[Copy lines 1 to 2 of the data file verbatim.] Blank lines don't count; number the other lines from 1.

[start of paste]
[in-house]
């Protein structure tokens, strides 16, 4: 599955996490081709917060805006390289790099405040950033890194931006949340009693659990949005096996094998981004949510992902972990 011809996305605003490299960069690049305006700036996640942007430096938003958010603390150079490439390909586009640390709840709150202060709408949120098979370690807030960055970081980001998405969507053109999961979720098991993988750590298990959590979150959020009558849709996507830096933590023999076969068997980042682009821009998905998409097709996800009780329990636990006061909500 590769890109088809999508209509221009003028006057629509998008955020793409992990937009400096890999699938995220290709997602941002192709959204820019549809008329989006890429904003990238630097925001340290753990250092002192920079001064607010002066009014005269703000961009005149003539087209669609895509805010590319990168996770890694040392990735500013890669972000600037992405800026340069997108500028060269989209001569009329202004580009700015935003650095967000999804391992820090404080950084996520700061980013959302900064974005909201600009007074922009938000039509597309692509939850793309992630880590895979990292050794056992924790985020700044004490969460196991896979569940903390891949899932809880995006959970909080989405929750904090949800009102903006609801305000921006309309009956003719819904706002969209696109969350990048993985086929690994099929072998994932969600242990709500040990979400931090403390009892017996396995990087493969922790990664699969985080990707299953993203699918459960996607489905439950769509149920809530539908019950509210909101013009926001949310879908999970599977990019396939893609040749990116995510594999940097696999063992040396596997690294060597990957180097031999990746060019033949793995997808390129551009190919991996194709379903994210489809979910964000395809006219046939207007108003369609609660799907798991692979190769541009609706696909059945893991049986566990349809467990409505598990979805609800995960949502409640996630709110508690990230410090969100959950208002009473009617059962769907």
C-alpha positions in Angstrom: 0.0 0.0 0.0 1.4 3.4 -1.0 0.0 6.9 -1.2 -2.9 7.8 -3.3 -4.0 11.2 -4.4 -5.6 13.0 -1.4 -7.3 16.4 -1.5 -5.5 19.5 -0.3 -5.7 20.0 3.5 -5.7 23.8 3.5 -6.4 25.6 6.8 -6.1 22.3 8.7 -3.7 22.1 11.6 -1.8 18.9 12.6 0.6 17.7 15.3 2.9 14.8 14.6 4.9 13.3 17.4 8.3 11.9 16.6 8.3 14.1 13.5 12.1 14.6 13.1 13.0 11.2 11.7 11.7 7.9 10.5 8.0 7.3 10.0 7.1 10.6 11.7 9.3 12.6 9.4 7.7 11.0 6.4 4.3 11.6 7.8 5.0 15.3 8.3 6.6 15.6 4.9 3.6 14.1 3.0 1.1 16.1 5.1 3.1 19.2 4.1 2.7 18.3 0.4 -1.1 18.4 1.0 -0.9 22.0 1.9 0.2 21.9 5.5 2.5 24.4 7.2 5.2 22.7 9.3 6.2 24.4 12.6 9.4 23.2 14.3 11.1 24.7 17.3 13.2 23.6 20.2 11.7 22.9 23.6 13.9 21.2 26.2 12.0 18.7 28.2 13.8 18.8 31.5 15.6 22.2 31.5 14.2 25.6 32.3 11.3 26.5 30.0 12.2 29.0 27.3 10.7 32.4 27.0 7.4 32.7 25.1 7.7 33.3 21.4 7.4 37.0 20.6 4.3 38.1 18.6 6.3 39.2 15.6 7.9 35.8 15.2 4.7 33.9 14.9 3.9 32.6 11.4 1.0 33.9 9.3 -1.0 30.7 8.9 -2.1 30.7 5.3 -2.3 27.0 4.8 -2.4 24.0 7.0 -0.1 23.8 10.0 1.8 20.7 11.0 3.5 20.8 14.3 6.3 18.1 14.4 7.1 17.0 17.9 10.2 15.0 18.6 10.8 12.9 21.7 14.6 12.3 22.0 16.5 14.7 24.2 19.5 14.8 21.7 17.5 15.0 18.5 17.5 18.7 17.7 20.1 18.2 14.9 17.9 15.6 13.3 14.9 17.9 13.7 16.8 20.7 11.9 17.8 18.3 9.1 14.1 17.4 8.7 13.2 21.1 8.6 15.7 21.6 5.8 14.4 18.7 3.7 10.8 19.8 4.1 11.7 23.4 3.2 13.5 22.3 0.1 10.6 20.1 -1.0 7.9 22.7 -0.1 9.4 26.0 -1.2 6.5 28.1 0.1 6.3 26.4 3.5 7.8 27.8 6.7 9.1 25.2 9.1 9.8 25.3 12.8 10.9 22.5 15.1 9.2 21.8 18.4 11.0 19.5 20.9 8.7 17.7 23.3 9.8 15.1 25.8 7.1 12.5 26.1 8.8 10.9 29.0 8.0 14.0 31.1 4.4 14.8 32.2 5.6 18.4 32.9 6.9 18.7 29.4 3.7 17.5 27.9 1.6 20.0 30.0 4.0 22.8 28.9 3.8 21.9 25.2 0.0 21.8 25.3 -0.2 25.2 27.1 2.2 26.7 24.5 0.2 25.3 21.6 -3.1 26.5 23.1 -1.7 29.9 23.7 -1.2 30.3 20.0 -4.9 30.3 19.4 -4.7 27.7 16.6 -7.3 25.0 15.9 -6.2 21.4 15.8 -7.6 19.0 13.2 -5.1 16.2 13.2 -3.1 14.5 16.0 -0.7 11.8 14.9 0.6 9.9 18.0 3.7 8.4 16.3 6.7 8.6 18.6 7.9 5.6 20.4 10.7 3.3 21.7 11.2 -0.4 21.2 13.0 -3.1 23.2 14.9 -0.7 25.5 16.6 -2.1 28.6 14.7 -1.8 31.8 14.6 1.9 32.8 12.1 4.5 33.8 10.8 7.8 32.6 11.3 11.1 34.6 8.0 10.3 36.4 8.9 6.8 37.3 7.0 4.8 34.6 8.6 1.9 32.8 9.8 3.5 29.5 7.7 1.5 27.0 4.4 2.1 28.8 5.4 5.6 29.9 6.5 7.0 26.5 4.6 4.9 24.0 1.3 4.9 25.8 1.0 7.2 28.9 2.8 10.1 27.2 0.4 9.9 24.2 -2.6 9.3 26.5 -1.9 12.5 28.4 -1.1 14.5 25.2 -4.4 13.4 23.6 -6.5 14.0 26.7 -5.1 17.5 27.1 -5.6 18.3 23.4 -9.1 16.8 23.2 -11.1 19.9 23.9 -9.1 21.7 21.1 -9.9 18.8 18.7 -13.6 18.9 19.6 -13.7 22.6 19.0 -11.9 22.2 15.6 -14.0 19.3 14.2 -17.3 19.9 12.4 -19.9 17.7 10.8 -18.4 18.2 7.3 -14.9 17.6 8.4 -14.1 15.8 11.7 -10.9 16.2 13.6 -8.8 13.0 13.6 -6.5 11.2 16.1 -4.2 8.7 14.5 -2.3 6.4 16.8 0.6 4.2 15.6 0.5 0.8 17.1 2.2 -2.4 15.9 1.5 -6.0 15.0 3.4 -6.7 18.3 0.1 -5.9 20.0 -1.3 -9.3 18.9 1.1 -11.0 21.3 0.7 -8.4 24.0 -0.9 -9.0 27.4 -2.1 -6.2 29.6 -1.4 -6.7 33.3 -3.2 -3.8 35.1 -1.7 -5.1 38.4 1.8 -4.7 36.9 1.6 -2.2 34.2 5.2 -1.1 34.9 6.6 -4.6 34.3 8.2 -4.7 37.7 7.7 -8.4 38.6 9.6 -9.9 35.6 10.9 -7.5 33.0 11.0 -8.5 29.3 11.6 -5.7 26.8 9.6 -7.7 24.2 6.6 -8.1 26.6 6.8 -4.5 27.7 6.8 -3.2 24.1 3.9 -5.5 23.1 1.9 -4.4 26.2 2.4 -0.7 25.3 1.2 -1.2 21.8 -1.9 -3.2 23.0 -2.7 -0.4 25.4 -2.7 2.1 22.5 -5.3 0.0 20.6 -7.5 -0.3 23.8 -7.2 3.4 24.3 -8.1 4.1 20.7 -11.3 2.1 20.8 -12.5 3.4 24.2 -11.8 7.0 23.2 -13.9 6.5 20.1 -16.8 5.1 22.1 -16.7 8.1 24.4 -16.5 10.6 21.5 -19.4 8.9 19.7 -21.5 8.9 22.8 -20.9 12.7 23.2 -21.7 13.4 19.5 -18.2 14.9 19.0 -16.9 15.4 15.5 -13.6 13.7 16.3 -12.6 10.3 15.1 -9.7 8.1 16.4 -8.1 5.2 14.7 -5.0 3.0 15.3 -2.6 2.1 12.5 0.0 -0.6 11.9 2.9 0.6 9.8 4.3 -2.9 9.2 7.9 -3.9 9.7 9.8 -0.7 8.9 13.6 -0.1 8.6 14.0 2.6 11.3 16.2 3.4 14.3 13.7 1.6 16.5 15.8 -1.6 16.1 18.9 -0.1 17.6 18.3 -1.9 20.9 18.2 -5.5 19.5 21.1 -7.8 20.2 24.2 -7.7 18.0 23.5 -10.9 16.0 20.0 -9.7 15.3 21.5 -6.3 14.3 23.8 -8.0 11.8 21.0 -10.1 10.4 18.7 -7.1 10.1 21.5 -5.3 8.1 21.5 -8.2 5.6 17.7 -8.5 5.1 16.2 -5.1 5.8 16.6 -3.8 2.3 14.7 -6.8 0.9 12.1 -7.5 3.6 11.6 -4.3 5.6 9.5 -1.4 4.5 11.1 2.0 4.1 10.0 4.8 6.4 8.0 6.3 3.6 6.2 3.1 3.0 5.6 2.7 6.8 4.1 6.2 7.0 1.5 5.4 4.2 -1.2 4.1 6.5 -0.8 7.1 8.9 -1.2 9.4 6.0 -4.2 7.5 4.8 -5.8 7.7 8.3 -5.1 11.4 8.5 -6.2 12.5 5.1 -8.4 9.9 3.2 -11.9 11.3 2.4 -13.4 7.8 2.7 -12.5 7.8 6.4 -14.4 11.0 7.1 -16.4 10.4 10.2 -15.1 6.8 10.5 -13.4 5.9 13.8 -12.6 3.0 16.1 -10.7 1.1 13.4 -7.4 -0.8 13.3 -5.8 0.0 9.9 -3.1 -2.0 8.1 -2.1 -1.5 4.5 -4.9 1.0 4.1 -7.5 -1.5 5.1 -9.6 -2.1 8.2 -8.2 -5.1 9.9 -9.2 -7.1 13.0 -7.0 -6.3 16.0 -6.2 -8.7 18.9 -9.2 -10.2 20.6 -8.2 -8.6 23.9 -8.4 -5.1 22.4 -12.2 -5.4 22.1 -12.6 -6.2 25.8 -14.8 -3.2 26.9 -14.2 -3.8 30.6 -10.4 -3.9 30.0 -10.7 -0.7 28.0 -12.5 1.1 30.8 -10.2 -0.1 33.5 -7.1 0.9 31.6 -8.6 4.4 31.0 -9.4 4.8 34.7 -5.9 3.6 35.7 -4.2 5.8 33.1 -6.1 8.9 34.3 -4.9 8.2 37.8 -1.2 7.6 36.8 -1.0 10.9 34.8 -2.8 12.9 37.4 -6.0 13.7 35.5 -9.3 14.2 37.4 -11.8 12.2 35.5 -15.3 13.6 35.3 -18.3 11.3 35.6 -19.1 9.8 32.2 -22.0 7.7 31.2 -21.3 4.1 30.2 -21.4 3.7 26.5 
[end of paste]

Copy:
[in-house]
């Protein structure tokens, strides 16, 4: 599955996490081709917060805006390289790099405040950033890194931006949340009693659990949005096996094998981004949510992902972990 011809996305605003490299960069690049305006700036996640942007430096938003958010603390150079490439390909586009640390709840709150202060709408949120098979370690807030960055970081980001998405969507053109999961979720098991993988750590298990959590979150959020009558849709996507830096933590023999076969068997980042682009821009998905998409097709996800009780329990636990006061909500 590769890109088809999508209509221009003028006057629509998008955020793409992990937009400096890999699938995220290709997602941002192709959204820019549809008329989006890429904003990238630097925001340290753990250092002192920079001064607010002066009014005269703000961009005149003539087209669609895509805010590319990168996770890694040392990735500013890669972000600037992405800026340069997108500028060269989209001569009329202004580009700015935003650095967000999804391992820090404080950084996520700061980013959302900064974005909201600009007074922009938000039509597309692509939850793309992630880590895979990292050794056992924790985020700044004490969460196991896979569940903390891949899932809880995006959970909080989405929750904090949800009102903006609801305000921006309309009956003719819904706002969209696109969350990048993985086929690994099929072998994932969600242990709500040990979400931090403390009892017996396995990087493969922790990664699969985080990707299953993203699918459960996607489905439950769509149920809530539908019950509210909101013009926001949310879908999970599977990019396939893609040749990116995510594999940097696999063992040396596997690294060597990957180097031999990746060019033949793995997808390129551009190919991996194709379903994210489809979910964000395809006219046939207007108003369609609660799907798991692979190769541009609706696909059945893991049986566990349809467990409505598990979805609800995960949502409640996630709110508690990230410090969100959950208002009473009617059962769907």